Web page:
11 October 1998, Interview with Laurie Oakes, Sunday

 

OAKES:

 

Well, the Democrats are insisting that food” must be exempt. In fact, Natasha Stott Despoja is now saying not only fresh food, the restaurants and take-away food should also be exempt. Would that make a big difference increasing it from fresh food to restaurants and take-away?

 

TREASURER:

 

Well, of course it would because the other thing about this is it’s costed as a package. If you want to start saying, well, the ten per cent GST won’t apply to this or won’t apply to that, two things would follow — you’d wither have to have a higher GST or lower income tax cuts. Now...

 

OAKES:

 

Are both of those still live options, Mr Costello?

 

TREASURER:

 

No. Neither of them is a live option because we have pledged to the Australian people a ten per cent GST and that’s what we will be introducing.

 

 

20 August 1998, Doorstop interview

 

JOURNALIST:

 

Treasurer what’s your reaction to the fact that the churches are coming out against a GST being proposed on food?

 

TREASURER:

 

Well look the argument’s been around for a long time. What I say is this: if you exempted food from the new tax system; first of all the best and biggest benefits go to higher income eamers. Higher income eamers spend 2.8 times more on food, including restaurants, than 2.8 more, 280 per cent more.

 

JOURNALIST:

 

…percentage of there [their] income?

 

TREASURER:

 

Well hang on, I’m trying to give a grab please to Mr Middleton who is a colleague of yours, so before…let me go back, he’s trying to get a grab for his news so we’ll go back and we’ll start again.

 

JOURNALIST:

We just want an answer.

 

TREASURER:

 

Karen.

 

JOURNALIST:

 

Inaudible.

 

TREASURER:

 

Hang on, hang on, I’m answering Mr Middleton’s question. If you were to leave food outside the tax system first of all you would be giving a bigger benefit to higher income earners who spend 2.8 times more on food including restaurant meals, that’s the first point. The second point, the second point is that if you did that you would be in extreme classification difficulty.

 

All of the experience shows that once you start trying to define what is food, what is not food, what is pre-cooked food, what is raw food, you get back into all of the complexity that we are trying to get this tax system out of. And the third thing, of c ourse, is that people who argue that are in fact, if they are arguing for broad based indirect tax reform are arguing for higher rates because that is what follows. As I’ve always said in relation to indirect tax the broader the base, the lower the rate. The people who want narrower bases are the people who must be arguing for higher rates, that’s the way that it always works out.

 

JOURNALIST:

 

…the OECD today, Mr Costello, says that in 18 out of 23 OECD countries they do have lower or zero rates for essentials like food?

 

TREASURER:

 

And the OECD also argues that one, you should have broad based indirect tax and the broader the base, the better.

 

JOURNALIST:

 

Inaudible.

 

TREASURER:

 

Hang on, hang on,…well one of the conclusions of the OECD reports is that those system do not work as well, do not work as well as broader based systems because you go right back into all of the classifications. What’s food, is orange juice food, is milk food, you get into all of these classification difficulties. In some countries they say food at a particular temperature is cooked food and bears a different rate to food at another temperature. Now if you want tax inspectors going around with little thermometers putting them into your pies, putting them into you chickens, trying to determine what the temperature is to try and work out what the tax rate is, you can do that. But you’re going to have tax inspectors in every take away store and supermarket trying to enforce those rules. A much better way of running a tax system is to have a broad base, to have lower rates, to give people more of their income to take home so that they can choose and the tax is collected when people spend.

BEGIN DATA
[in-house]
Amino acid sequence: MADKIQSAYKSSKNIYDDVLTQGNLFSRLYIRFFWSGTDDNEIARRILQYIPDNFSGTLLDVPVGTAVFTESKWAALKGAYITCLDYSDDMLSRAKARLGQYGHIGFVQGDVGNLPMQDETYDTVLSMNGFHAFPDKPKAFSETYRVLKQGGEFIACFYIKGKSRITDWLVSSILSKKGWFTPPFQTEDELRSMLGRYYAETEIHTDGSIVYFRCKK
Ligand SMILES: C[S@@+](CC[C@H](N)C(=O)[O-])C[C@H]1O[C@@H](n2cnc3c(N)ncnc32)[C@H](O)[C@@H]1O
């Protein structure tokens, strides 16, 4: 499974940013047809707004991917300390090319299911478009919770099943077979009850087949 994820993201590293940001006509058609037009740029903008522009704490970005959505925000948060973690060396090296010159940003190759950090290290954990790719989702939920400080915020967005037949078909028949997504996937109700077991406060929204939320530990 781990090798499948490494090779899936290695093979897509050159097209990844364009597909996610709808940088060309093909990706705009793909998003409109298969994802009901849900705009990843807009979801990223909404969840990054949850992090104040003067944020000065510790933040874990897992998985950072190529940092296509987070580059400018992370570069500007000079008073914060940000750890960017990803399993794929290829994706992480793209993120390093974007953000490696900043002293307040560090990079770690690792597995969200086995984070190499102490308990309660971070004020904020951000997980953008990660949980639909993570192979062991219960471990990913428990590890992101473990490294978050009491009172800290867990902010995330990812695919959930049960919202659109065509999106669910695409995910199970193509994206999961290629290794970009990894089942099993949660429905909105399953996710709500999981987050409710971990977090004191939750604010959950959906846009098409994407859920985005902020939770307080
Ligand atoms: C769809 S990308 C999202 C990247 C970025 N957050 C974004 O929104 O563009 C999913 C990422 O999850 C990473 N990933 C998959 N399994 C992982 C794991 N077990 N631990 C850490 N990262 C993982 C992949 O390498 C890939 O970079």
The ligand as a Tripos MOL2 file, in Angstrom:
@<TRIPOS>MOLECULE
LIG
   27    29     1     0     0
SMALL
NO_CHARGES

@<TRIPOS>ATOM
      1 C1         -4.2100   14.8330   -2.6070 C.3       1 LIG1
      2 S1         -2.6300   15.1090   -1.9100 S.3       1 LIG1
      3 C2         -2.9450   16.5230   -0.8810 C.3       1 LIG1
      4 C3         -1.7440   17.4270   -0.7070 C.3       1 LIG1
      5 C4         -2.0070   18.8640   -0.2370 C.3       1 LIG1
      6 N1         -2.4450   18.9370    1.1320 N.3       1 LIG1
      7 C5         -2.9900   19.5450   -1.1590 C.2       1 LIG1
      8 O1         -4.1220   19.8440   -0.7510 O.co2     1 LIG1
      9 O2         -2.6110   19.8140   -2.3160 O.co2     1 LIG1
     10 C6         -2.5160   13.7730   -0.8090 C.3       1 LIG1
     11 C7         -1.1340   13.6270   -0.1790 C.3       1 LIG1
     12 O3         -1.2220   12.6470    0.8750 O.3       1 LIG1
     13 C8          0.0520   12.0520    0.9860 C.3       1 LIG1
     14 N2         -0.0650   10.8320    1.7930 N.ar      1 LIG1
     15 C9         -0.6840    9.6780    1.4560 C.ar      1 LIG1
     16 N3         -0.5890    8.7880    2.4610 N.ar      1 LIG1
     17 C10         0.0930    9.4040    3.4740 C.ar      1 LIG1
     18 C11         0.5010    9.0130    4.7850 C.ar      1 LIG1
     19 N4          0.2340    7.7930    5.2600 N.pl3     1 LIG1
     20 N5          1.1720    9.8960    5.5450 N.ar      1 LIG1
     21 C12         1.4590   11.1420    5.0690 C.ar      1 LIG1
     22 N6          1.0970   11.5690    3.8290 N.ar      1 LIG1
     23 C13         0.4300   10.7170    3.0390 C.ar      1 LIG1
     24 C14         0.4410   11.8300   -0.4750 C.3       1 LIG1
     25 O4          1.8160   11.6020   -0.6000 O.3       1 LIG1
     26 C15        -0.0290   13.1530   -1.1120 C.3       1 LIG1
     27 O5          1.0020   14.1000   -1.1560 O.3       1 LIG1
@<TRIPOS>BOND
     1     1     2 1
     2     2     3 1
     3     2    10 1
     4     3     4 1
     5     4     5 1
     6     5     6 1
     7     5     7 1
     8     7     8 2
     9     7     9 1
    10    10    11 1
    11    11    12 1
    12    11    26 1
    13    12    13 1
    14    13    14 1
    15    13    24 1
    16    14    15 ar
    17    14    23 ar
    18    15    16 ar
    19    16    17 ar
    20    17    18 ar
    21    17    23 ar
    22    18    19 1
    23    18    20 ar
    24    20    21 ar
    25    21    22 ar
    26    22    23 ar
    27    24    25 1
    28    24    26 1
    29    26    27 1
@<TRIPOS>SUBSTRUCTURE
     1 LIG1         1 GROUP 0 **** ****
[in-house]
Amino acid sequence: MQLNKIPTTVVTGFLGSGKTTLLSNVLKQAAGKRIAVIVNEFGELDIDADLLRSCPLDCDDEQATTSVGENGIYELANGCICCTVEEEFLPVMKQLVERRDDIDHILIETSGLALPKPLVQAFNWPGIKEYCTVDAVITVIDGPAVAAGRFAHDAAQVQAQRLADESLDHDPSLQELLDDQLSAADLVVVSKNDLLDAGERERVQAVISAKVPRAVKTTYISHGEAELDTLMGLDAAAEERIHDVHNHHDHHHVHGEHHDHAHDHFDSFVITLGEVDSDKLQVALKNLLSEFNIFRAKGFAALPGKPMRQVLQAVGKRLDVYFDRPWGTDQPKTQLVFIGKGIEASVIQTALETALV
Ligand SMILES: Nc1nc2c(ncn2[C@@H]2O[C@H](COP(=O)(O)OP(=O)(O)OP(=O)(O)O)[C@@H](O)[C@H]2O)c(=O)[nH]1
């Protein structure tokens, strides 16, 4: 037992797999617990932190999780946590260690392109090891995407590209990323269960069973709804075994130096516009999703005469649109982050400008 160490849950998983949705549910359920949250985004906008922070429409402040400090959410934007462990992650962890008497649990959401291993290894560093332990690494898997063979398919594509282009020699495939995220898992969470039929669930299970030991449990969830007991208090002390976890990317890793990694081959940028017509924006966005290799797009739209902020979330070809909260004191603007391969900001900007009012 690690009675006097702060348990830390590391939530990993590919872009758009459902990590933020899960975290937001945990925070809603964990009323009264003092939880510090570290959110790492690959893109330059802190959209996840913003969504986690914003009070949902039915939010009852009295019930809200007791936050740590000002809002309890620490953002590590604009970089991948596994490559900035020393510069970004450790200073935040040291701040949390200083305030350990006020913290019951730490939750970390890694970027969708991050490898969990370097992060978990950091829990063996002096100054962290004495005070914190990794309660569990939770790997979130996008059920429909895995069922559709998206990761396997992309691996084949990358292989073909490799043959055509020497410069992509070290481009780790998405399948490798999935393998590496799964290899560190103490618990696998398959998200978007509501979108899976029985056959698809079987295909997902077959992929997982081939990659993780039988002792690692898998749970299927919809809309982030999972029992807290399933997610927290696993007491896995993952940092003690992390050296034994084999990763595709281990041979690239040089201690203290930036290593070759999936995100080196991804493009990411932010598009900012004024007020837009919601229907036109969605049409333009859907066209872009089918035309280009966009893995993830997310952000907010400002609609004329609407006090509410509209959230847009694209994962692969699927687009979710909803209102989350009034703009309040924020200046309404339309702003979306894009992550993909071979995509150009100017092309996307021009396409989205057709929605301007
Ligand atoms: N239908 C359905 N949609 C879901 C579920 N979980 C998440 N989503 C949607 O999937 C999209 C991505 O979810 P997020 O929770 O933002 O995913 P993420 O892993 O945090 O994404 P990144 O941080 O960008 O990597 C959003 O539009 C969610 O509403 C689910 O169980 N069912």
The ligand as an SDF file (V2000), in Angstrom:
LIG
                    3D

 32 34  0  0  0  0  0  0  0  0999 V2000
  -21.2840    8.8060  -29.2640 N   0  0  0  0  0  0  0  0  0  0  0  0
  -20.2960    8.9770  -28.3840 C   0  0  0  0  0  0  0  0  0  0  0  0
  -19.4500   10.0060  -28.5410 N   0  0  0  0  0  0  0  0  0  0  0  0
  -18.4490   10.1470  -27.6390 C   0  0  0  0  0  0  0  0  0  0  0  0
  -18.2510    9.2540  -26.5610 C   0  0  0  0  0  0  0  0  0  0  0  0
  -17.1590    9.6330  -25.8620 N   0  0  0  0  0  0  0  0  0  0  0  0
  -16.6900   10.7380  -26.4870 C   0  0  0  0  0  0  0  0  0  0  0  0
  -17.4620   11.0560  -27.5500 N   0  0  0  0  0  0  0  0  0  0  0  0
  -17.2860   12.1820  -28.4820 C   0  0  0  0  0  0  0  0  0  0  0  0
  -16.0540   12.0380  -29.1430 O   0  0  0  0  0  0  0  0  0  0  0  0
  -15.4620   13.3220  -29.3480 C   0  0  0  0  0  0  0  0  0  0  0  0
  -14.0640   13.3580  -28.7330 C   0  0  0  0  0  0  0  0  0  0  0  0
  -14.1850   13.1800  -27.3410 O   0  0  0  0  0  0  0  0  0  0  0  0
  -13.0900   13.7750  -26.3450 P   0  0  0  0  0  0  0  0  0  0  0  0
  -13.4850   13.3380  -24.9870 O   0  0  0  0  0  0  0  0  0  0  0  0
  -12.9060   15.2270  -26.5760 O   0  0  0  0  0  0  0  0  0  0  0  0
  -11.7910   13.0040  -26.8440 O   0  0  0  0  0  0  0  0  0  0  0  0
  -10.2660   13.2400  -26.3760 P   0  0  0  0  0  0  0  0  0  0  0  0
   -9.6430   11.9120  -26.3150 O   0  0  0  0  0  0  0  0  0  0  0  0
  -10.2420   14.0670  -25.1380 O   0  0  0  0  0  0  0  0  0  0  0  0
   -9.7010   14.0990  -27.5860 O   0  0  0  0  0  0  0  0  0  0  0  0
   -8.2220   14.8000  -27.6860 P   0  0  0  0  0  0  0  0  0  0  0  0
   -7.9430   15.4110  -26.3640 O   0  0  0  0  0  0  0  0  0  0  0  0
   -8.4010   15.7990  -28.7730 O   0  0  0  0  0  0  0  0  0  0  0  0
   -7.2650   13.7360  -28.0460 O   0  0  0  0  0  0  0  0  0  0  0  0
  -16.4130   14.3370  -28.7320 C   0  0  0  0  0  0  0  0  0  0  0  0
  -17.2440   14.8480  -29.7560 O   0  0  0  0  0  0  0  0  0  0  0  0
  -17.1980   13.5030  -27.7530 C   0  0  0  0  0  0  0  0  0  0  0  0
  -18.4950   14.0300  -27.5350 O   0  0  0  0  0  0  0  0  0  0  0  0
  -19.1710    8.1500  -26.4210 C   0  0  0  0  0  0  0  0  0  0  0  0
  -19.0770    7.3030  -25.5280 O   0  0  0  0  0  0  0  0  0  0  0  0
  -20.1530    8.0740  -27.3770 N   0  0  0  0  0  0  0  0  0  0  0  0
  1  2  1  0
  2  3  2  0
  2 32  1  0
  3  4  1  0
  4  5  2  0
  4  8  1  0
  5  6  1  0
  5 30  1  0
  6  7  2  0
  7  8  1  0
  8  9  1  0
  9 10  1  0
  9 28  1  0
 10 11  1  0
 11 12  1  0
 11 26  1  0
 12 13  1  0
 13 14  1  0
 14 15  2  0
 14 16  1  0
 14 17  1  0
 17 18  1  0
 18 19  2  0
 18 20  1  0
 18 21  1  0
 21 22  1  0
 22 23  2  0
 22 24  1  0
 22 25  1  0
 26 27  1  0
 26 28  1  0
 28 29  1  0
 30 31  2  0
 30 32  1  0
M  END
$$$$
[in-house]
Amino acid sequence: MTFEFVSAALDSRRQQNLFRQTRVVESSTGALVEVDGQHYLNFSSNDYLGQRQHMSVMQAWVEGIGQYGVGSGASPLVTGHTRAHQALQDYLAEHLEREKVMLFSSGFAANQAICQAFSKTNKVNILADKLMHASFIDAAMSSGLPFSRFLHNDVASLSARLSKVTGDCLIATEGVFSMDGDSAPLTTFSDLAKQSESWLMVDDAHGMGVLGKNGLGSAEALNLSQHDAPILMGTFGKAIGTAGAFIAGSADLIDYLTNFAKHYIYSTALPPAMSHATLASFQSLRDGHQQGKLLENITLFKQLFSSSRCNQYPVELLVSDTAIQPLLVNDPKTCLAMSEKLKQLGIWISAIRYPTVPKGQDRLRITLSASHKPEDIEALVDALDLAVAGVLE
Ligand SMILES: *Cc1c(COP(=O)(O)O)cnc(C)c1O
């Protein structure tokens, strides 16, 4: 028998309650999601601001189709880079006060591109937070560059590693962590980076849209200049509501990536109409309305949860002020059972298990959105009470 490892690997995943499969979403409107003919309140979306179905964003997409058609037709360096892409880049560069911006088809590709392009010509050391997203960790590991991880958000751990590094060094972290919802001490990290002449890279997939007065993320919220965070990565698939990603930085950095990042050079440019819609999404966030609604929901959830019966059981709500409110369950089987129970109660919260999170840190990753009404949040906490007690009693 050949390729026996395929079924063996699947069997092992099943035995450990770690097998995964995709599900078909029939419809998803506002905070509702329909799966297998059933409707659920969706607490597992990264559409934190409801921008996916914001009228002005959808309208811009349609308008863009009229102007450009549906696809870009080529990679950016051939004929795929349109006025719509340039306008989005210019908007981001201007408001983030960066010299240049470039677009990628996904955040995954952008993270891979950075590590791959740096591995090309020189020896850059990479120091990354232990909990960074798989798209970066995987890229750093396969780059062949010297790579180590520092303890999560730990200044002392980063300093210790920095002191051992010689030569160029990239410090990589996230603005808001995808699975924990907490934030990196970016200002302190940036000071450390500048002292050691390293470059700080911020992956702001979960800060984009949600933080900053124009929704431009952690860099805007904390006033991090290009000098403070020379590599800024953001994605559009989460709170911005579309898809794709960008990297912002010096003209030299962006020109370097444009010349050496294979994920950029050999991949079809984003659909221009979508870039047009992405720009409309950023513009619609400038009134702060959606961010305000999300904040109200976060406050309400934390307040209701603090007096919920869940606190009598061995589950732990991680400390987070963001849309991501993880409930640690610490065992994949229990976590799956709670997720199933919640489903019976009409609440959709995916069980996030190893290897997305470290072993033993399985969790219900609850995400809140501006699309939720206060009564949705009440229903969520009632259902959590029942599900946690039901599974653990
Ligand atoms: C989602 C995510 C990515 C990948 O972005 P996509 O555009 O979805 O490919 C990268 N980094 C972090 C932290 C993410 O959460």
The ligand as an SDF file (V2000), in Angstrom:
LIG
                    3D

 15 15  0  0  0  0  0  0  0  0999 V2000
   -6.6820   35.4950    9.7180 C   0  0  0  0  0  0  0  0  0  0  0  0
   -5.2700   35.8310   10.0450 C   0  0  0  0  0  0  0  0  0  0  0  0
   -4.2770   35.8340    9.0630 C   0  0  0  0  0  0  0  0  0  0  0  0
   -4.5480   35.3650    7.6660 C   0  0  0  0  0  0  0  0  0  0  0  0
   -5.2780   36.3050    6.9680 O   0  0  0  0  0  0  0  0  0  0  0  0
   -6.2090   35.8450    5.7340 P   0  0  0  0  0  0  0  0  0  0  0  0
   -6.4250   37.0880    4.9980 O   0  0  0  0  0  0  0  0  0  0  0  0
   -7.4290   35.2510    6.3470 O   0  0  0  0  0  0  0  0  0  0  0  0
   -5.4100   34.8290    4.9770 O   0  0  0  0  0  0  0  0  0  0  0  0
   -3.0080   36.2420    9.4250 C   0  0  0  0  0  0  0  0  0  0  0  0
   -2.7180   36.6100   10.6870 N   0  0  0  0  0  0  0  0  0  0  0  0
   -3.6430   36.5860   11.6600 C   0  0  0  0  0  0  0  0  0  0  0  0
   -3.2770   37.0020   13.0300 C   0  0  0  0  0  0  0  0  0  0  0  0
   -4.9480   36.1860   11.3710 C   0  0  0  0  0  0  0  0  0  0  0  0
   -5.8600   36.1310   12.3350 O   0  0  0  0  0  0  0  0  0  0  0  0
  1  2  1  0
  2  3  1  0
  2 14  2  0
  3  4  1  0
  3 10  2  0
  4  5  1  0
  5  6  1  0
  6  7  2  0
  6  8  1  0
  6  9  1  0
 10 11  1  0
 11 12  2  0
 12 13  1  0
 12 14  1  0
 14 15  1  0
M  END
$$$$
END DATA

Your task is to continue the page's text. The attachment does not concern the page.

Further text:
19 August 1998, Doorstop interview

JOURNALIST:

 

Is there any circumstance in which you would consider exempting food from the GST?

 

TREASURER:

 

No, because if you started pulling apart the broad based indirect tax, the first thing you do is you advantage the high income earner. The high income eamer spends, including restaurant meals, 2.8 times more on food than a low income earner. So that would be an enormous benefit to a high income earner so you wouldn’t do it for that reason. The second thing, of course, is once you start pulling apart tax reform you’re right back to where you are now. All you’ll have to do is increase income tax rates. This is the Labor policy, remember the Labor policy is to have higher income taxes because they won’t reform the indirect tax system, you would be right back to where you are now. You’ve got an average income earner today whose paying 43 cents in the dollar and for that income earner, it’s just going to go higher. Now if you believe as we do that people should have more incentive to work, that average income earners shouldn’t face income tax rates which are more than 30 per cent, you’ve got to reform your indirect tax system, and in relation to indirect tax you’ve heard me say a thousand times I think, the broader the base, the lower the rate. Once you want to start narrowing the base, once you want to start narrowing the base, the higher the rate is going to go. Over and over and over again.

 

 

md 1999-06-28  12:09